Three Poems

Beth Bentley

To D. in Invisible Ink

I will send you my poems via J.
He’ll deliver them wrapped in brown paper.
On the third day of the fifth month,
following our last encounter
we’ll put Plan B into operation—
but only if the lake is calm
and you can see the green boat drifting inland.

Wear the face of your sister who died
and Virginia Woolf’s ivory pendant;
I’ll be wearing my limp and smoking
a brown cigarillo in a holder.
I’ll be painted to resemble a woman.
If there’s a rose pinned to my collar,
don’t speak; it means I’m being followed.
We’ll switch to Plan C—unless it rains;
then I’ll be under the 5th Street freeway.

I feel they’re closing in;
the gloxinia’s wired for sound
and a camera gleams in the laurel hedge
aimed at my bedroom window.
If J. isn’t there by two
put Plan X into operation.
The capsules are in the third drawer
of the desk on the mezzanine
of the Old Towne Hotel—take the white one;
pink is my best color.

Destroy our maps, books, clothing,
all our written words;
there must be nothing left to decipher—
only our clenched bodies,
our knotted faces, our hands
made hieroglyphic by plots
and colored pencils.

I’ll not contact you again,
dear sister, letter writer, favorite conspirator.

Memorize these lines.  Burn this.



The old man wavers at the edge
of his daughter’s dream:
he thinks he’s at the wrong address.
She goes to the window
but the sky has smudged its messages.
She remembers her childhood,
a series of windows, each
with a small girl waving
as a car vanishes around the corner
like the tail-end of a parade,
a last snatch of noise and color.
The months accordion like post-cards
from Denver, Salt Lake, Death Valley.


She is alone in the car, and speeding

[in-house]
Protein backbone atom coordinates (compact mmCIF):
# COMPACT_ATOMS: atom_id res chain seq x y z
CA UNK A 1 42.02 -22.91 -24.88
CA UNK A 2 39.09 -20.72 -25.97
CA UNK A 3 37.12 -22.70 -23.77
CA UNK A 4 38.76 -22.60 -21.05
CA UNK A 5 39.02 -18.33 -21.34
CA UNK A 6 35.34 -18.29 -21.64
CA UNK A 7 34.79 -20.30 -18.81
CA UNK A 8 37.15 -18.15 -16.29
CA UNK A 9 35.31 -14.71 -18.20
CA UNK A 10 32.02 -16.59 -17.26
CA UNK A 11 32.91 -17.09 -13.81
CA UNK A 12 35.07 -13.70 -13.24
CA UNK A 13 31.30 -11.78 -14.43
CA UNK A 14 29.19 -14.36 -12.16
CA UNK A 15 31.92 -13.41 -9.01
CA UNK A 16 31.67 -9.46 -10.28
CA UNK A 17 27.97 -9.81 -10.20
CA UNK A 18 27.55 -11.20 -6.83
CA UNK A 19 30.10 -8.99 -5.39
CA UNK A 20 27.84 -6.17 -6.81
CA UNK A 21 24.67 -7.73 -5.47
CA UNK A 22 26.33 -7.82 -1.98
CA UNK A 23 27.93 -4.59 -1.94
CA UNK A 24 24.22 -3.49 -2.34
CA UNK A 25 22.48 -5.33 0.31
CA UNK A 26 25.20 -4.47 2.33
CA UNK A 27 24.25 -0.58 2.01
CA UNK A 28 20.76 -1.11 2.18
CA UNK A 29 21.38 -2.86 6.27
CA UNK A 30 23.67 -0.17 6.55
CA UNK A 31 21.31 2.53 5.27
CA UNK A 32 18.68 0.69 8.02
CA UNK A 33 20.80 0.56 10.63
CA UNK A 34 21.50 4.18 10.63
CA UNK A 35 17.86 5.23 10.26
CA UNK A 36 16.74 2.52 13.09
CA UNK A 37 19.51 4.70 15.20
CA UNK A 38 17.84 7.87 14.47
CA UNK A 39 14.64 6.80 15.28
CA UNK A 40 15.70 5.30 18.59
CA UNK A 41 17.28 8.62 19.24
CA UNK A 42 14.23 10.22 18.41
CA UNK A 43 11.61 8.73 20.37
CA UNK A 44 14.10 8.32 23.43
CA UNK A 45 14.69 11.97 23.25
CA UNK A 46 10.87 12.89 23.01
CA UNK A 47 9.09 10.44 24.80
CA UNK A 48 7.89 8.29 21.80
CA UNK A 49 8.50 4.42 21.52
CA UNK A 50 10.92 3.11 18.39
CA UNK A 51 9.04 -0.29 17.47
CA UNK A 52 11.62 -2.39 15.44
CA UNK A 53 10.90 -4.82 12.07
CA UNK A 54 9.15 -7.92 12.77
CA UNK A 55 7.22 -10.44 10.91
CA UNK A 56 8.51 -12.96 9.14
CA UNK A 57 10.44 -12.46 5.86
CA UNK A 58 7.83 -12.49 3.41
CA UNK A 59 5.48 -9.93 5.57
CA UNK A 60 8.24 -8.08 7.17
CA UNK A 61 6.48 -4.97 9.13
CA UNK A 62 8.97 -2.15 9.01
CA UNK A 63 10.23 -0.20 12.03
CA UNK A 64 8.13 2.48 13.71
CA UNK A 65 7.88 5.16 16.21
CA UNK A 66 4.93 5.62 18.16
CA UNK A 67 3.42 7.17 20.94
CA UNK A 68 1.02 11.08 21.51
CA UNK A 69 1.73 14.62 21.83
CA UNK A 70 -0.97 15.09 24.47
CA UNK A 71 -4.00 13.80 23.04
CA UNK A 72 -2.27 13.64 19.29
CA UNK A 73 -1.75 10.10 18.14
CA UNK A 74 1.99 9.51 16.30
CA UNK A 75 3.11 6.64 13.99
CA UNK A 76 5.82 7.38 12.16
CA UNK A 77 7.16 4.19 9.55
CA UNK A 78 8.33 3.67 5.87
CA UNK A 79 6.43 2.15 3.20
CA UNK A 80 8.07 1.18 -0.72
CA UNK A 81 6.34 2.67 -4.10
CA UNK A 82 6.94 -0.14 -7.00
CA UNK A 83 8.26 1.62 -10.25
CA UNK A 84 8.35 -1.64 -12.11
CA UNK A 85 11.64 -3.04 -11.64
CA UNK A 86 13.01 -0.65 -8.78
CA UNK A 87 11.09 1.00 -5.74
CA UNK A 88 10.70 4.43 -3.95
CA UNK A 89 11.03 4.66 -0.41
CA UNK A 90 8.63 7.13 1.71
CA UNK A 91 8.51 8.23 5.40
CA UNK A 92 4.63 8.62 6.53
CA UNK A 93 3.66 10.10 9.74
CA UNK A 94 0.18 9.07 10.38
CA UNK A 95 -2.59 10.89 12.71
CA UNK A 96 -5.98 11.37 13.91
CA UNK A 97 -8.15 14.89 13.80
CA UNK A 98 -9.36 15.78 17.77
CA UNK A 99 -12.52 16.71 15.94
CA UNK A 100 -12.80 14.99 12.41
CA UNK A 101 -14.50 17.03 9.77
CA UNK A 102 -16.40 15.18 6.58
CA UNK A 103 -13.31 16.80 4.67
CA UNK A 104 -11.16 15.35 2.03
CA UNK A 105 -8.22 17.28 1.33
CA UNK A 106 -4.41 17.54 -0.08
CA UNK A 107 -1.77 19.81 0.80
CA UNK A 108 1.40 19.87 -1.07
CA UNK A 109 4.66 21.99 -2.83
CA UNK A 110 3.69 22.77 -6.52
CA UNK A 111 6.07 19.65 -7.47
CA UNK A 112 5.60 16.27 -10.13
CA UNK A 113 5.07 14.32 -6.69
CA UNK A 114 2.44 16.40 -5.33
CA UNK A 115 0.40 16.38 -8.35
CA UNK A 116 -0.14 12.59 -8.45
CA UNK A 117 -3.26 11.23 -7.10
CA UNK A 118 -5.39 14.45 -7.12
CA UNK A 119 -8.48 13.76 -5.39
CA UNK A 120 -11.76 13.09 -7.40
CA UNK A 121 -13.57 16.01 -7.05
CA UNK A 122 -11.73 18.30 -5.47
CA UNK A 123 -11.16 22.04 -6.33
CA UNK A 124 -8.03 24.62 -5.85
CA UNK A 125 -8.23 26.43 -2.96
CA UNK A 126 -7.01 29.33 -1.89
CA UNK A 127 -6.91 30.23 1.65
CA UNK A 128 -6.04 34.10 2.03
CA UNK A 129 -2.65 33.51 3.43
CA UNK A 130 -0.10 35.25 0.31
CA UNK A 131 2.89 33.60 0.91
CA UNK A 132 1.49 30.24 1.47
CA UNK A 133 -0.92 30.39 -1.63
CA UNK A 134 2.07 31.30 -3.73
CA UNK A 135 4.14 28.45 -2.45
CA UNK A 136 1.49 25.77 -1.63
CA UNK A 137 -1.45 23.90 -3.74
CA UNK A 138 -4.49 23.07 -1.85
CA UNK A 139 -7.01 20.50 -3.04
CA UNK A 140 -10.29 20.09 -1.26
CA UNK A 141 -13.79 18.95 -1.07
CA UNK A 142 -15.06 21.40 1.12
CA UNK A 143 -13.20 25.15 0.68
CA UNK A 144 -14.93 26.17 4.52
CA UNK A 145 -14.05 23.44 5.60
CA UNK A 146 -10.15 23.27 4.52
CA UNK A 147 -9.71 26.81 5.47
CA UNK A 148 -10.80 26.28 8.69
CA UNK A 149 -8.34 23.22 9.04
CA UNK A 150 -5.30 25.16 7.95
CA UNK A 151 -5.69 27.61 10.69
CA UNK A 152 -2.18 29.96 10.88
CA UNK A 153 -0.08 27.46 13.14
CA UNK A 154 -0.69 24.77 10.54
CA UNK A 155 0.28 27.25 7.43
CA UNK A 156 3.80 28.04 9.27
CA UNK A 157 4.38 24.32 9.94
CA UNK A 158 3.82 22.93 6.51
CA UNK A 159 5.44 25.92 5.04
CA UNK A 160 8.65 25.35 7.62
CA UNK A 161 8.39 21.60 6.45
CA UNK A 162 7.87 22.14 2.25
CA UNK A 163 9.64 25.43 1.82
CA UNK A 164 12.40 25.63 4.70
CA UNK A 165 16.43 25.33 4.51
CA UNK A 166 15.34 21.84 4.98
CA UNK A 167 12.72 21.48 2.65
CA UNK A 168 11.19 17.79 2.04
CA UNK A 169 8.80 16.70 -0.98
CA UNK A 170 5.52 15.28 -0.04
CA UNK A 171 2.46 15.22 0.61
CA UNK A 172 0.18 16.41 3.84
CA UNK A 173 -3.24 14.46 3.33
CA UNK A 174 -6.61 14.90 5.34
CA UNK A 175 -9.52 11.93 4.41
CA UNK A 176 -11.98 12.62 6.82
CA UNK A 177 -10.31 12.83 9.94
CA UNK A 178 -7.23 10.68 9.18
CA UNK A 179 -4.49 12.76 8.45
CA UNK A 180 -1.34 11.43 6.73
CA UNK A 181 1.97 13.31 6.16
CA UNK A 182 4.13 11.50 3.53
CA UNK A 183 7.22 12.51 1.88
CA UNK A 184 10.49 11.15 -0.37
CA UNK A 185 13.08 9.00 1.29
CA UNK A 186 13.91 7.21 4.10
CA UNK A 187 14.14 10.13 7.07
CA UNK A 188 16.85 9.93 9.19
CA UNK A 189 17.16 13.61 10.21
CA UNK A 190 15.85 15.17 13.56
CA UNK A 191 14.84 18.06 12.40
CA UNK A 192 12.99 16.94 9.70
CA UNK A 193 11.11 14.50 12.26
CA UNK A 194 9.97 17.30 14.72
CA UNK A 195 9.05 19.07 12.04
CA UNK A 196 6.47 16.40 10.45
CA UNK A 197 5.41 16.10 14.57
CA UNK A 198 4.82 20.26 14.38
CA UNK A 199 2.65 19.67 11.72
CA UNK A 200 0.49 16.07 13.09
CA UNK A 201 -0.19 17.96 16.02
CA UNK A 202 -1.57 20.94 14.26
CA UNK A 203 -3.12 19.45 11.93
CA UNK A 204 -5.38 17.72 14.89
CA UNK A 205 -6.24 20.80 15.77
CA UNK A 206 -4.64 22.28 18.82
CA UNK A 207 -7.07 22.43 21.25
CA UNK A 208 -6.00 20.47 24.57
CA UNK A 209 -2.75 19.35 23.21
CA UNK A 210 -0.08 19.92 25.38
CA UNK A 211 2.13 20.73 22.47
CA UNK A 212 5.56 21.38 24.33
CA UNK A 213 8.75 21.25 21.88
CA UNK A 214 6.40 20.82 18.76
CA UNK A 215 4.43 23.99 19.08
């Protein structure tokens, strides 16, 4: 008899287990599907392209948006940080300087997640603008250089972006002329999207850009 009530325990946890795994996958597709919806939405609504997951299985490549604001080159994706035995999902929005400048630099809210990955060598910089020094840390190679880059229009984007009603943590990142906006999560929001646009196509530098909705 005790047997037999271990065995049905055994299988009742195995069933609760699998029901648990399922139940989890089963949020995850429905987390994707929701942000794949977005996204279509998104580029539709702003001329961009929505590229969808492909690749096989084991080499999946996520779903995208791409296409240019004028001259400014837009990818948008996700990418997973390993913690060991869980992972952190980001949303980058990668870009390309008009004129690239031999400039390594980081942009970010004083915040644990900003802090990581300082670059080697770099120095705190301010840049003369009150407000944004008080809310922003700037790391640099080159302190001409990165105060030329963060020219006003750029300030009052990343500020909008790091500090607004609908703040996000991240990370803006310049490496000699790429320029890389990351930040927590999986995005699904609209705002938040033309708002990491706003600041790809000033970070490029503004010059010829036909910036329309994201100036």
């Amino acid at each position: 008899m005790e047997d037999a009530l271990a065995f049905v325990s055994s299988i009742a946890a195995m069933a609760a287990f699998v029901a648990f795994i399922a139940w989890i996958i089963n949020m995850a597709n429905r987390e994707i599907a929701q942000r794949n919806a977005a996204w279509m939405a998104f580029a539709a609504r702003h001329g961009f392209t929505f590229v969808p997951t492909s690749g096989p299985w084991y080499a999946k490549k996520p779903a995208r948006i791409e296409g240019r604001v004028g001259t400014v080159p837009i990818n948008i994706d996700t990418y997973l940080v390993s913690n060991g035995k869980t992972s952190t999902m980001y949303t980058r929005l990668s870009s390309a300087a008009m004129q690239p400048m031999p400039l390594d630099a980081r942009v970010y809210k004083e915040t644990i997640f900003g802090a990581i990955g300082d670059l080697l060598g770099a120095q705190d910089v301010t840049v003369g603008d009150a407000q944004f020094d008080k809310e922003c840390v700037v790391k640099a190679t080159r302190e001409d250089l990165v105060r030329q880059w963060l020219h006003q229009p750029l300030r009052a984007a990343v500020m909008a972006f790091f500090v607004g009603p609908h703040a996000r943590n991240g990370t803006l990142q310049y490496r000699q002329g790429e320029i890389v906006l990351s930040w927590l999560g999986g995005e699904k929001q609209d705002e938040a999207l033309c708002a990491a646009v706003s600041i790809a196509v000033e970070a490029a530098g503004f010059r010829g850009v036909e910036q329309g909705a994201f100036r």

past farms, little towns that close
their eyes.  Billboards hand out
brochures like fortune cookies.
Ahead, another car, just out of sight,
distracts the grasses with its whisper.
Horizons throb from the steering wheel
into her arteries, her foot
on the pedal burns.  She hunches forward
as if her body were the motor,
as if her narrowed eyes gave the engine power.
The road is blue with spent fuel.
Wait, she murmurs.  Wait.  I’m coming.

La Salle des Pas Perdus

This time of day one lifts or draws
the curtains to read the light,
or drifts from window to window.
Petals or flakes of snow are drifting
outside; an empty bird-feeder hangs
motionless, a broken pendulum.
Has the grass stopped growing?
Inside, rows of books, sealed
in their bright covers, close ranks,
pressed shoulder to shoulder.

A resting place to catch your breath
is what the heart both fears and longs for.
Though even here in this inert,
this inexplicable room, under your breath
your long, slow breaths say
to each other, keep coming, keep going.
Nothing’s completely static
in the waiting room.  You move from chair
to chair, logging time, losing time.
No two clocks tick in unison.
Nor do they indicate the exact hour.

Though you feel insular, solitary,
the place seems somehow crowded.
Not to worry.  You have your ticket.
No one can do your waiting for you.

Beth Bentley was an award-winning poet and educator who lived and worked in the Pacific Northwest and whose work appeared in publications such as The New Yorker, Poetry, The Atlantic, Paris Review, Poetry Northwest, and The Nation. The author of numerous collections, she taught poetry for over 30 years, including at the University of Washington, Kirkland Arts League, Tacoma Public Schools and Lake Washington School District, and at the Cornish College of the Arts. She passed away in 2021.

Originally published in Moss: Volume Eight.

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